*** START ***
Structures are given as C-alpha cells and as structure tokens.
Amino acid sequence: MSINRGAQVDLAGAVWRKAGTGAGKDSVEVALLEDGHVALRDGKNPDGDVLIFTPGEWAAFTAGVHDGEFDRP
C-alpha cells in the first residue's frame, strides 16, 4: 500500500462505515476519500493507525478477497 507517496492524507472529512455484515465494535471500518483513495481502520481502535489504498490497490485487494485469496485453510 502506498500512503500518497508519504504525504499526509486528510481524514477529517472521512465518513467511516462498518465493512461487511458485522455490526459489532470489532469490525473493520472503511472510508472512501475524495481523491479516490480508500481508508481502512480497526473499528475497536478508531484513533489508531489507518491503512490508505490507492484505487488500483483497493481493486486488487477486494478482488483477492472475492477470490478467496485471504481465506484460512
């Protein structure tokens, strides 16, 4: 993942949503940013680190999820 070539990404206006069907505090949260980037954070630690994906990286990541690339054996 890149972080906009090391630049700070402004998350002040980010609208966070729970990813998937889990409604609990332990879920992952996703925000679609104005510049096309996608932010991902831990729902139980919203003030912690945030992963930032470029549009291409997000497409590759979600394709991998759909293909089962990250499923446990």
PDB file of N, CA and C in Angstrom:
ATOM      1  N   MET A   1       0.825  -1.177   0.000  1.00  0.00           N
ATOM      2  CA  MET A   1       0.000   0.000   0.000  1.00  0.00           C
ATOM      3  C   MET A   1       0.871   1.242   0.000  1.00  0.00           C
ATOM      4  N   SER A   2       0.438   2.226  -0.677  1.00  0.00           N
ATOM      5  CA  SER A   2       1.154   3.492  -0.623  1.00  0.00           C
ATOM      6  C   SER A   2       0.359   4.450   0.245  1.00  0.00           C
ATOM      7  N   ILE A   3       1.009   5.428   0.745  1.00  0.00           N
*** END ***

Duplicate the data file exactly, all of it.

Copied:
Structures are given as C-alpha cells and as structure tokens.
Amino acid sequence: MSINRGAQVDLAGAVWRKAGTGAGKDSVEVALLEDGHVALRDGKNPDGDVLIFTPGEWAAFTAGVHDGEFDRP
C-alpha cells in the first residue's frame, strides 16, 4: 500500500462505515476519500493507525478477497 507517496492524507472529512455484515465494535471500518483513495481502520481502535489504498490497490485487494485469496485453510 502506498500512503500518497508519504504525504499526509486528510481524514477529517472521512465518513467511516462498518465493512461487511458485522455490526459489532470489532469490525473493520472503511472510508472512501475524495481523491479516490480508500481508508481502512480497526473499528475497536478508531484513533489508531489507518491503512490508505490507492484505487488500483483497493481493486486488487477486494478482488483477492472475492477470490478467496485471504481465506484460512
């Protein structure tokens, strides 16, 4: 993942949503940013680190999820 070539990404206006069907505090949260980037954070630690994906990286990541690339054996 890149972080906009090391630049700070402004998350002040980010609208966070729970990813998937889990409604609990332990879920992952996703925000679609104005510049096309996608932010991902831990729902139980919203003030912690945030992963930032470029549009291409997000497409590759979600394709991998759909293909089962990250499923446990």
PDB file of N, CA and C in Angstrom:
ATOM      1  N   MET A   1       0.825  -1.177   0.000  1.00  0.00           N
ATOM      2  CA  MET A   1       0.000   0.000   0.000  1.00  0.00           C
ATOM      3  C   MET A   1       0.871   1.242   0.000  1.00  0.00           C
ATOM      4  N   SER A   2       0.438   2.226  -0.677  1.00  0.00           N
ATOM      5  CA  SER A   2       1.154   3.492  -0.623  1.00  0.00           C
ATOM      6  C   SER A   2       0.359   4.450   0.245  1.00  0.00           C
ATOM      7  N   ILE A   3       1.009   5.428   0.745  1.00  0.00           N